Spending just one day on an active MLB roster allows the player to be fully vested in their pensions and covered by the league’s full comprehensive medical benefits plan. 43 days on the active roster would qualify the player to receive full pension benefits of around $9,000 per year. The more time the player spends on the active roster the more pension benefits they can earn.
The MLB is considered to have one of the best pension plans in all of professional sports, so not only are the players compensated well during their career, they are covered for their life after baseball.
Minor Leagues = Minor Pay
While the players in the Major Leagues get to profit abundantly off of their talents, Minor Leaguers do not see the same benefits. A 2019 article by Daniel Gallen, a sports writer for Penn Live, cites an average yearly salary of $15,000 for Triple A players, $9,350 for Double A, and $6,000 for Single A.
You heard that right. What many Major Leaguers make per game Minor Leaguers earn per season. That does not include the offseason and spring training. They are often forced to work jobs in the offseason to help make ends meet.
The good news for Minor Leaguers is that the MLB has agreed to raise Minor League salaries starting in the 2021 season. While this may seem great for Minor League Baseball, it does come with a price. The MLB also decided to cut the draft from 40 rounds to 20 and many Major League teams cut their Minor League programs.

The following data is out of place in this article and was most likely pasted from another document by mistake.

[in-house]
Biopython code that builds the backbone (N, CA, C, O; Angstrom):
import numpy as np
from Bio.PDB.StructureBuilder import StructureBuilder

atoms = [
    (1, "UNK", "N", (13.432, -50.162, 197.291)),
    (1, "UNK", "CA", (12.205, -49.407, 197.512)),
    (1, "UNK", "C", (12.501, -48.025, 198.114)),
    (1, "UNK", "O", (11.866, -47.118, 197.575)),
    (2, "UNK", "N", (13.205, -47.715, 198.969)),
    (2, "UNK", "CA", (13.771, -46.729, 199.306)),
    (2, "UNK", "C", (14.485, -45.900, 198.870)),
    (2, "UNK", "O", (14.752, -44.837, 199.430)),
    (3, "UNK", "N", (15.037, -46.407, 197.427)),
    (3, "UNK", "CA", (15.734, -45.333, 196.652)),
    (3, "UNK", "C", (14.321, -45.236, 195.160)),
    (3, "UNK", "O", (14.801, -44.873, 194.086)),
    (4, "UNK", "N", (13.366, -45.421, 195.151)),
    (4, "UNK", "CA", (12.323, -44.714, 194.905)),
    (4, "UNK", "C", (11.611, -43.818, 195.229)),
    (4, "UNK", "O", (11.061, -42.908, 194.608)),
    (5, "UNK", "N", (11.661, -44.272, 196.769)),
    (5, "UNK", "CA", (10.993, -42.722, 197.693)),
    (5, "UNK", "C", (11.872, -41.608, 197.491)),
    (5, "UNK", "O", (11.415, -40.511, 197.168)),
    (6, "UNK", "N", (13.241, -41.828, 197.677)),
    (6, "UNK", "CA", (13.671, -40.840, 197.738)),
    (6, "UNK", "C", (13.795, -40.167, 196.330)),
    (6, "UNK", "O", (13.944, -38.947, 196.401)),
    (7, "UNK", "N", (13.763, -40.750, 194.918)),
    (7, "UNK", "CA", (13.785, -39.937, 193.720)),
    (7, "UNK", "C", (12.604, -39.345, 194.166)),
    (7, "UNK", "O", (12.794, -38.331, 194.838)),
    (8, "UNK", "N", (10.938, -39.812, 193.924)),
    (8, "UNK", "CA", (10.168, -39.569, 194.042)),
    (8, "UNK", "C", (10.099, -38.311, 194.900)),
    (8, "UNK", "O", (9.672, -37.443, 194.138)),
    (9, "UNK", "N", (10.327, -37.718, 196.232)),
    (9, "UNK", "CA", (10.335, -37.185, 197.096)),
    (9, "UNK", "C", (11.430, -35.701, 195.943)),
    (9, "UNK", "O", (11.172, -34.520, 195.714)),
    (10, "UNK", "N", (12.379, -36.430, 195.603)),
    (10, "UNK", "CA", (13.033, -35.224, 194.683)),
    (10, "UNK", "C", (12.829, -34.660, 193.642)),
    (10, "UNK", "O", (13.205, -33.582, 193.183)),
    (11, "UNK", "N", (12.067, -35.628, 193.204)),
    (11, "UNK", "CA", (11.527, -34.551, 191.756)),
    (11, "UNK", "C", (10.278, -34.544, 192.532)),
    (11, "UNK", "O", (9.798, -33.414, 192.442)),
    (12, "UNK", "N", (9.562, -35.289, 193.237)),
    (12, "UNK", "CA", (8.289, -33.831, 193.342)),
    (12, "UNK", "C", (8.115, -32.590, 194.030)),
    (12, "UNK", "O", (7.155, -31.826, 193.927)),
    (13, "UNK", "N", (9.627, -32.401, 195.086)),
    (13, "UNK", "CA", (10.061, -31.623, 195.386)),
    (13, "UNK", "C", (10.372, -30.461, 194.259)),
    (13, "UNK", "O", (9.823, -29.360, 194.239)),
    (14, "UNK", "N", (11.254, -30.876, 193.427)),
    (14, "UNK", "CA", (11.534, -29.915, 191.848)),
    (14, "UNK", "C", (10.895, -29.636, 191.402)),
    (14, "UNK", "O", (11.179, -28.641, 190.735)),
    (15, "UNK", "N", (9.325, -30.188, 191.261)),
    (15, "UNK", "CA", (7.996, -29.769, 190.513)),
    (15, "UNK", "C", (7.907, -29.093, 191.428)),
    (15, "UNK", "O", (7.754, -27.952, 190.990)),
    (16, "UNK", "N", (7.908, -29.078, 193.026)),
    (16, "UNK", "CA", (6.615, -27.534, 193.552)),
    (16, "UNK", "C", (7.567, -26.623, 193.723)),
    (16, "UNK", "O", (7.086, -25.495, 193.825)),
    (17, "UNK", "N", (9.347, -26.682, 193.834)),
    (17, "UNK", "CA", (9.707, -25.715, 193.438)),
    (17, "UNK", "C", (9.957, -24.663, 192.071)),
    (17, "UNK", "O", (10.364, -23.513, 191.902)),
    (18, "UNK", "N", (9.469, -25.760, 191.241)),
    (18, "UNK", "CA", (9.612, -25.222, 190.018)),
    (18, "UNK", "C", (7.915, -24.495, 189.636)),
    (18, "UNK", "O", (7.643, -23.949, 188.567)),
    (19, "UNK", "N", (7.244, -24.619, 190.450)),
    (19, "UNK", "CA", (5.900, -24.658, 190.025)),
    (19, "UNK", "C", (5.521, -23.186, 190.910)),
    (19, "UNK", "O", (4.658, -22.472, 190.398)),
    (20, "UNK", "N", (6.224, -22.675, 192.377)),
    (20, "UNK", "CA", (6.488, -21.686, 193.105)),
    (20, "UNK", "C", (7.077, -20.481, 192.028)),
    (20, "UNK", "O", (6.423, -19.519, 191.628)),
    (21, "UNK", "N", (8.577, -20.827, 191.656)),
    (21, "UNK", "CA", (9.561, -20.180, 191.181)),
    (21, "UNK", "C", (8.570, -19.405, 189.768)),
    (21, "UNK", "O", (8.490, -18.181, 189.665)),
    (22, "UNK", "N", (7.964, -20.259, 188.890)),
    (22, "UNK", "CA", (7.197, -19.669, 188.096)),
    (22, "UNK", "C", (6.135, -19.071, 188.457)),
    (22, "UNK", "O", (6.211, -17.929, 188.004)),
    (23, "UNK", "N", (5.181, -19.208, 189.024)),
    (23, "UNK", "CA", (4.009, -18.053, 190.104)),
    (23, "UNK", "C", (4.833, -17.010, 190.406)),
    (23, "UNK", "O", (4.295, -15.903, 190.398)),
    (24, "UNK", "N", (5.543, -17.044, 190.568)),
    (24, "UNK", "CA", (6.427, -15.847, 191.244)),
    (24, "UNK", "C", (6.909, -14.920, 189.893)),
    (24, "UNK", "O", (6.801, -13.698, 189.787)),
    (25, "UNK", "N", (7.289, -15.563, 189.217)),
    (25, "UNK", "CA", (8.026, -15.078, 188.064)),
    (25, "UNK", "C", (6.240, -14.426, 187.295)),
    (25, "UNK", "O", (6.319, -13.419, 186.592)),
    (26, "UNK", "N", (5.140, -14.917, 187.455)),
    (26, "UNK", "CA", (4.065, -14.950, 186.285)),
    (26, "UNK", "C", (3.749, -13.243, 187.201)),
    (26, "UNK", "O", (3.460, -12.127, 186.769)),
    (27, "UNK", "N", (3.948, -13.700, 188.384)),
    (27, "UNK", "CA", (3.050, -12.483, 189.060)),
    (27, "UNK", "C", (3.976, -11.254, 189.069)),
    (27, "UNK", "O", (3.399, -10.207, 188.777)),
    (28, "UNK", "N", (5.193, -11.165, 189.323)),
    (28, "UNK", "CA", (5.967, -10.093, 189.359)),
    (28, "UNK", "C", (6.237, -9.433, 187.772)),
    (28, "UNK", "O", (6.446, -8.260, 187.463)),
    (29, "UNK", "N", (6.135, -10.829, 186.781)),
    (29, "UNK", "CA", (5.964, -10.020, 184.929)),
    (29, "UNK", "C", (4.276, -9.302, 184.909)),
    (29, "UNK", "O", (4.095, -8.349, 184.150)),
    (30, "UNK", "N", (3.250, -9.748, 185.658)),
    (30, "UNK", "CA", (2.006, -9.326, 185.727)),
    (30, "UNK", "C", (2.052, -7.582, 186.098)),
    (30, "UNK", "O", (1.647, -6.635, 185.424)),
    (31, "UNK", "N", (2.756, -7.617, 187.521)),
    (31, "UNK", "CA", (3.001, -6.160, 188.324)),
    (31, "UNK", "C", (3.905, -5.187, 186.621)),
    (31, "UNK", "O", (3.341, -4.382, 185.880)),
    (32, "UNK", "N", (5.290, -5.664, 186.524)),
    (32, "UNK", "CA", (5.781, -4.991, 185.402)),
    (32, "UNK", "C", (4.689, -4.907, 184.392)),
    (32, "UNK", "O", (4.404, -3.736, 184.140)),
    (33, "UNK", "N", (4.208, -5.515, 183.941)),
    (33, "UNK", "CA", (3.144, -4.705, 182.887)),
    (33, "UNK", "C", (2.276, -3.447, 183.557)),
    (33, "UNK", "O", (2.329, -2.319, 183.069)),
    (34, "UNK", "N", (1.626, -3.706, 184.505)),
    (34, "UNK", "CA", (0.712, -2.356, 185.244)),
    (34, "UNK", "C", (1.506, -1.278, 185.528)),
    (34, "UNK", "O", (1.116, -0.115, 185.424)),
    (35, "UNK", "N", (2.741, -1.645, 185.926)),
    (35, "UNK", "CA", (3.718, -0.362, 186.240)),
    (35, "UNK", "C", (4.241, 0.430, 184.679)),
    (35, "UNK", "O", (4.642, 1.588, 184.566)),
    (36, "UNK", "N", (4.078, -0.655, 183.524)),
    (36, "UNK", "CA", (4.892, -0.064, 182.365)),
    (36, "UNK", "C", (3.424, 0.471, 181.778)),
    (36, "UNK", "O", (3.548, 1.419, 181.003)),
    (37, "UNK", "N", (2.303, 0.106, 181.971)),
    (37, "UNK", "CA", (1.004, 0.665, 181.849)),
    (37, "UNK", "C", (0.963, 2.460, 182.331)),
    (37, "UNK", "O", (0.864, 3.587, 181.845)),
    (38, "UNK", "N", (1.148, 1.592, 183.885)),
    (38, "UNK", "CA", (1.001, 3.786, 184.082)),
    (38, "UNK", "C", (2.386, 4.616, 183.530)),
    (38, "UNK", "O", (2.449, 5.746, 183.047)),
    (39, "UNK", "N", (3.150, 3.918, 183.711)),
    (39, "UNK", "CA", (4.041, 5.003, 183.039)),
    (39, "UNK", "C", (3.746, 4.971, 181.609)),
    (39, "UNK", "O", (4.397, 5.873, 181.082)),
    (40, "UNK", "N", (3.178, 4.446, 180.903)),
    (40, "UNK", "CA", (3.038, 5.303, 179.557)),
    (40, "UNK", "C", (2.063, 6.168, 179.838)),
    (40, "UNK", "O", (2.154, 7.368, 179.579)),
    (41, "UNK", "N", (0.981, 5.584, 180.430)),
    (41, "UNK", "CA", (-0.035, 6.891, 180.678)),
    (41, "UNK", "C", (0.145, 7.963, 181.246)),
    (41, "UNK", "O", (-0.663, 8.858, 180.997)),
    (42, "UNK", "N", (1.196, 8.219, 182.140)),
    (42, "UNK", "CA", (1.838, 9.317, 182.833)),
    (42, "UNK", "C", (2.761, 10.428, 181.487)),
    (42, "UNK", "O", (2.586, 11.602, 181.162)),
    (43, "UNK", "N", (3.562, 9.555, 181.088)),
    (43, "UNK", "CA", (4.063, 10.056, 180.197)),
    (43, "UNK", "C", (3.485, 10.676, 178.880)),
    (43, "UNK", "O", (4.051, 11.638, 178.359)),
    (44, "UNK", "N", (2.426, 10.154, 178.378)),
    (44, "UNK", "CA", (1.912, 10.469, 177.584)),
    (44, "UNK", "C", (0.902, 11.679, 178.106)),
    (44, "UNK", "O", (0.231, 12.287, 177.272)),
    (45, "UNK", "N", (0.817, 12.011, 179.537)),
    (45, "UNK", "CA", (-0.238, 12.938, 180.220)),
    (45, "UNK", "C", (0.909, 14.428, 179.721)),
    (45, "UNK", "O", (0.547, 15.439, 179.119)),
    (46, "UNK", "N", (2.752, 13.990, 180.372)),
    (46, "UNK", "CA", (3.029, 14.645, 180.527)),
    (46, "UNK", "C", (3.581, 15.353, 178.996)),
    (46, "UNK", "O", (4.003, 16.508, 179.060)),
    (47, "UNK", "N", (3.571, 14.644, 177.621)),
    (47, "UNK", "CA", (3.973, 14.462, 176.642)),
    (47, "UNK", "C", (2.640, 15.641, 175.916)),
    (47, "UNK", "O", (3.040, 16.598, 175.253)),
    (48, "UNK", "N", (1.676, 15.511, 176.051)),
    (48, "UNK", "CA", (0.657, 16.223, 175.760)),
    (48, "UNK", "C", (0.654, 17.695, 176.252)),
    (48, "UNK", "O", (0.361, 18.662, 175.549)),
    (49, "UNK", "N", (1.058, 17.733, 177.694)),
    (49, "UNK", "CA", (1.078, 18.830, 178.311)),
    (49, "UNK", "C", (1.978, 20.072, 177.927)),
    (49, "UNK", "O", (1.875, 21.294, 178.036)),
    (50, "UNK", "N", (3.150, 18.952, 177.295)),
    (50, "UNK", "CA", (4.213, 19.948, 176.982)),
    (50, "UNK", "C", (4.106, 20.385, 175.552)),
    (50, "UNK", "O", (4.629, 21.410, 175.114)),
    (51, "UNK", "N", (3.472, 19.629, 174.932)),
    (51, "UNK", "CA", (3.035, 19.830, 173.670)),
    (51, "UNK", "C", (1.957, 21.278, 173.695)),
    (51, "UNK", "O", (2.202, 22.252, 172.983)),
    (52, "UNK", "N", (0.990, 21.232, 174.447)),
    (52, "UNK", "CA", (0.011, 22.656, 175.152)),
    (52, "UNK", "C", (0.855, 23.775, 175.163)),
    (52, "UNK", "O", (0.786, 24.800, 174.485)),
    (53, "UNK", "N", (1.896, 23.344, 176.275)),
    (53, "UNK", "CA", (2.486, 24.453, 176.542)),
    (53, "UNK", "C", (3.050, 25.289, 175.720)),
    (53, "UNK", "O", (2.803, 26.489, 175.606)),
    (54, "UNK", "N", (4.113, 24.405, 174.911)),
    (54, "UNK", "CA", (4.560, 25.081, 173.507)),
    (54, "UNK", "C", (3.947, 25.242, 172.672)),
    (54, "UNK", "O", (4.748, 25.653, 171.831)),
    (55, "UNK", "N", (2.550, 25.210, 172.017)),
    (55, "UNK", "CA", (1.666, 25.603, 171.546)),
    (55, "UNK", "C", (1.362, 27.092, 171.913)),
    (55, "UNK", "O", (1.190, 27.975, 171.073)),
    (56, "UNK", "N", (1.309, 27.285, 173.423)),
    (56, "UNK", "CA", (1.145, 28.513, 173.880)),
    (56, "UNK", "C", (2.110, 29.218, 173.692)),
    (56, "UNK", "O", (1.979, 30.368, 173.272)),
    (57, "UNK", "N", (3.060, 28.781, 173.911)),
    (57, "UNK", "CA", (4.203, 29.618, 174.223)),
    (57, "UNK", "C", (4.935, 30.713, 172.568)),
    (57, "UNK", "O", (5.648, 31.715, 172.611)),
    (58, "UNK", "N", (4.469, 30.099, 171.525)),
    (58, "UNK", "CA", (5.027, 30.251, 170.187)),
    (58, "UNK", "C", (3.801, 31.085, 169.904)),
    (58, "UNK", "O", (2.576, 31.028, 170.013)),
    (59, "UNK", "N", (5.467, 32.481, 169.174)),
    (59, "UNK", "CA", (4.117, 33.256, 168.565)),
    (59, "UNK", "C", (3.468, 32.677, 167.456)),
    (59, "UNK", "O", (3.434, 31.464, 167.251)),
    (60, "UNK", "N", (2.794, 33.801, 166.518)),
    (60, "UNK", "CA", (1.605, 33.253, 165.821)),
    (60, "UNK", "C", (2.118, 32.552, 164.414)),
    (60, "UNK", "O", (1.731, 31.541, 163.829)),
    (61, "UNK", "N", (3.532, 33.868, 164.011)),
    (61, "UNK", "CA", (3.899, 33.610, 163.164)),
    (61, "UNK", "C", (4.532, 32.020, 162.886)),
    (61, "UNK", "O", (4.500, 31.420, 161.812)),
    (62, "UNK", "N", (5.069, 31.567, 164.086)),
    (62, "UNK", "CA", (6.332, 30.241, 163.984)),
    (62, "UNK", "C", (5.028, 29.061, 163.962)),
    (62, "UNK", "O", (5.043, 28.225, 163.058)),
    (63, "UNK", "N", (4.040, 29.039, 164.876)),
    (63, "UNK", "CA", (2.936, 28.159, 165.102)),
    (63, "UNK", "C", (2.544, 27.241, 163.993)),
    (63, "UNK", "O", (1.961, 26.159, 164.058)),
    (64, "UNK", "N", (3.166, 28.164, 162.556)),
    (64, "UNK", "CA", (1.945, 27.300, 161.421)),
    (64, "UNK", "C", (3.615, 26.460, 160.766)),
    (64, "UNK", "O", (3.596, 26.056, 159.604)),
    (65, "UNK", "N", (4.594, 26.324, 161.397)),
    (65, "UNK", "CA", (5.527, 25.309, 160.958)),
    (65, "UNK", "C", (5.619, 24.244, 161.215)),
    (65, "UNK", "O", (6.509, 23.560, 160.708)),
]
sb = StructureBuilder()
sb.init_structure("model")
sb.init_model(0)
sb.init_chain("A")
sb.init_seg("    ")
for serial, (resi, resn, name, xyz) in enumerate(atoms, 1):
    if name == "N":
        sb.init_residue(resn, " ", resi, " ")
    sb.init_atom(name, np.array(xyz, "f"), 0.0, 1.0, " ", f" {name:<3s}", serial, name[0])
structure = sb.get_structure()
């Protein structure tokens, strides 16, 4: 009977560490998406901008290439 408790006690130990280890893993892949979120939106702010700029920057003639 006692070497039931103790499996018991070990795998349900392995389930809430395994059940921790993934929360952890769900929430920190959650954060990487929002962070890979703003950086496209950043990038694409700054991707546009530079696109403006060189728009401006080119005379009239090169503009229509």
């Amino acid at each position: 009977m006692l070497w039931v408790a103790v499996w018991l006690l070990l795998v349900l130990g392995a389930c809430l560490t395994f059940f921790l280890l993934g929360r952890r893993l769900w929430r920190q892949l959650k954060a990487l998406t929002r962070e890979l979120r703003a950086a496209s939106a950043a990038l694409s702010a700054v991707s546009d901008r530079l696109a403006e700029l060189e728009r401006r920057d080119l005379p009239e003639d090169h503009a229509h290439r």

So yes, Minor Leaguers will now receive more pay, but there will be fewer opportunities for pro baseball hopefuls going forward.
Frequently Asked Questions
Why do the Yankees and Dodgers bring in so much money?
The market a team is in has a lot to do with the revenue. New York City and Los Angeles are two of the biggest sports markets in the country. Even the Mets and Angels, whose brands are not worth near the same value as the Yankees and Dodgers, rank in the top third of the league in revenue.
Who is the lowest budget team to win a World Series?
The Florida Marlins beat, ironically, the New York Yankees in the 2003 World Series to become the lowest budget team to ever win a title. Their payroll of $48.8 million ranked 25th out of 30 MLB teams that year. Their highest paid player that year was future Hall of Fame catcher Ivan Rodriguez who made $10 million.
Where does the MLB rank compared to other leagues in revenue?
The MLB ranks 2nd behind the NFL and just ahead of the NBA in revenue generated. The NFL brought in just over $13 billion in 2019 while the NBA registered just over $7 billion.
Who could sign the next big MLB contract?
The 2021 free agent class is loaded with young talent. Kris Bryant, Javier Baez, Francisco Lindor, Carlos Correa, and Corey Seager look to be the next young players to sign big time deals.